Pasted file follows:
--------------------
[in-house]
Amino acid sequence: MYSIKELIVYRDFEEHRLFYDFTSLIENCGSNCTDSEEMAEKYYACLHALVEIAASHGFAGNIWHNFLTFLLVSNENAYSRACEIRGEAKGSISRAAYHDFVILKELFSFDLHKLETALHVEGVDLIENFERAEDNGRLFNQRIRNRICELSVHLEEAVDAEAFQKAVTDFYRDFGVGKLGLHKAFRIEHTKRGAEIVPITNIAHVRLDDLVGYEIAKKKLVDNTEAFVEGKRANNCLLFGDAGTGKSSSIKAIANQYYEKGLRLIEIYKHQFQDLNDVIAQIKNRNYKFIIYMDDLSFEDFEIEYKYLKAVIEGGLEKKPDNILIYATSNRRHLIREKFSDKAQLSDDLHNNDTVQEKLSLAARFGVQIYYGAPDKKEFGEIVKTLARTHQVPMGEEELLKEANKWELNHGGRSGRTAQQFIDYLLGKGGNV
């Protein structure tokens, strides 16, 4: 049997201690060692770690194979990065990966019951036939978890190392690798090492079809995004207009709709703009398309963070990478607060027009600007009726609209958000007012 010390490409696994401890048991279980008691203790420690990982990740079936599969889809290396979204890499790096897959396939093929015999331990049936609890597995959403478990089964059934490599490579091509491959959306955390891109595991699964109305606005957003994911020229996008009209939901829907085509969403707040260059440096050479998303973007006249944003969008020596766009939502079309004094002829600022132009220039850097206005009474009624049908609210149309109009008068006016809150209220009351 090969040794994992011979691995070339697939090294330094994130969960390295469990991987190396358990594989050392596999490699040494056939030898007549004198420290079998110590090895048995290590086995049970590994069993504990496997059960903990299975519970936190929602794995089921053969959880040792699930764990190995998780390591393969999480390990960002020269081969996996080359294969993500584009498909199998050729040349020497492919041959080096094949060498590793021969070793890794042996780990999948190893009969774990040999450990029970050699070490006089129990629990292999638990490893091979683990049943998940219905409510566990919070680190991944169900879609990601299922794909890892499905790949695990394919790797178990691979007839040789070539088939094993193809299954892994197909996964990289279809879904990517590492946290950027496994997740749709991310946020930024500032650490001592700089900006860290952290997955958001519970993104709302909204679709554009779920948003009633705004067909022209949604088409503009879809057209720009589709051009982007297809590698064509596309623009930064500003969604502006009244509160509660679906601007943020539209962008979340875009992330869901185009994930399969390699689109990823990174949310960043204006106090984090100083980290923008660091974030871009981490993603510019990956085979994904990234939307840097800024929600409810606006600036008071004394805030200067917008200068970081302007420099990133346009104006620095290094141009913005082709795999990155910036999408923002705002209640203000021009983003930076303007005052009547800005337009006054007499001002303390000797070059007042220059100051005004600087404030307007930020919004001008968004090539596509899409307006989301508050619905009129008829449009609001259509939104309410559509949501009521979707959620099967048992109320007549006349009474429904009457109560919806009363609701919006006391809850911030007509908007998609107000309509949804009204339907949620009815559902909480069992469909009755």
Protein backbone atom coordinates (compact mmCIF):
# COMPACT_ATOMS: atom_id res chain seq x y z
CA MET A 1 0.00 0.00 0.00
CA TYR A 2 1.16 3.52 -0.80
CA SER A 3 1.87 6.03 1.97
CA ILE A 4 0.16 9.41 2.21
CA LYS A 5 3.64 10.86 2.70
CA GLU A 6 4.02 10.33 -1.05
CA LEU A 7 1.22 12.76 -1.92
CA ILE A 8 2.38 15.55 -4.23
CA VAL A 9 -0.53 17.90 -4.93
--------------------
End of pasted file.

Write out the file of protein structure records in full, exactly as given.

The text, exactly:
[in-house]
Amino acid sequence: MYSIKELIVYRDFEEHRLFYDFTSLIENCGSNCTDSEEMAEKYYACLHALVEIAASHGFAGNIWHNFLTFLLVSNENAYSRACEIRGEAKGSISRAAYHDFVILKELFSFDLHKLETALHVEGVDLIENFERAEDNGRLFNQRIRNRICELSVHLEEAVDAEAFQKAVTDFYRDFGVGKLGLHKAFRIEHTKRGAEIVPITNIAHVRLDDLVGYEIAKKKLVDNTEAFVEGKRANNCLLFGDAGTGKSSSIKAIANQYYEKGLRLIEIYKHQFQDLNDVIAQIKNRNYKFIIYMDDLSFEDFEIEYKYLKAVIEGGLEKKPDNILIYATSNRRHLIREKFSDKAQLSDDLHNNDTVQEKLSLAARFGVQIYYGAPDKKEFGEIVKTLARTHQVPMGEEELLKEANKWELNHGGRSGRTAQQFIDYLLGKGGNV
């Protein structure tokens, strides 16, 4: 049997201690060692770690194979990065990966019951036939978890190392690798090492079809995004207009709709703009398309963070990478607060027009600007009726609209958000007012 010390490409696994401890048991279980008691203790420690990982990740079936599969889809290396979204890499790096897959396939093929015999331990049936609890597995959403478990089964059934490599490579091509491959959306955390891109595991699964109305606005957003994911020229996008009209939901829907085509969403707040260059440096050479998303973007006249944003969008020596766009939502079309004094002829600022132009220039850097206005009474009624049908609210149309109009008068006016809150209220009351 090969040794994992011979691995070339697939090294330094994130969960390295469990991987190396358990594989050392596999490699040494056939030898007549004198420290079998110590090895048995290590086995049970590994069993504990496997059960903990299975519970936190929602794995089921053969959880040792699930764990190995998780390591393969999480390990960002020269081969996996080359294969993500584009498909199998050729040349020497492919041959080096094949060498590793021969070793890794042996780990999948190893009969774990040999450990029970050699070490006089129990629990292999638990490893091979683990049943998940219905409510566990919070680190991944169900879609990601299922794909890892499905790949695990394919790797178990691979007839040789070539088939094993193809299954892994197909996964990289279809879904990517590492946290950027496994997740749709991310946020930024500032650490001592700089900006860290952290997955958001519970993104709302909204679709554009779920948003009633705004067909022209949604088409503009879809057209720009589709051009982007297809590698064509596309623009930064500003969604502006009244509160509660679906601007943020539209962008979340875009992330869901185009994930399969390699689109990823990174949310960043204006106090984090100083980290923008660091974030871009981490993603510019990956085979994904990234939307840097800024929600409810606006600036008071004394805030200067917008200068970081302007420099990133346009104006620095290094141009913005082709795999990155910036999408923002705002209640203000021009983003930076303007005052009547800005337009006054007499001002303390000797070059007042220059100051005004600087404030307007930020919004001008968004090539596509899409307006989301508050619905009129008829449009609001259509939104309410559509949501009521979707959620099967048992109320007549006349009474429904009457109560919806009363609701919006006391809850911030007509908007998609107000309509949804009204339907949620009815559902909480069992469909009755």
Protein backbone atom coordinates (compact mmCIF):
# COMPACT_ATOMS: atom_id res chain seq x y z
CA MET A 1 0.00 0.00 0.00
CA TYR A 2 1.16 3.52 -0.80
CA SER A 3 1.87 6.03 1.97
CA ILE A 4 0.16 9.41 2.21
CA LYS A 5 3.64 10.86 2.70
CA GLU A 6 4.02 10.33 -1.05
CA LEU A 7 1.22 12.76 -1.92
CA ILE A 8 2.38 15.55 -4.23
CA VAL A 9 -0.53 17.90 -4.93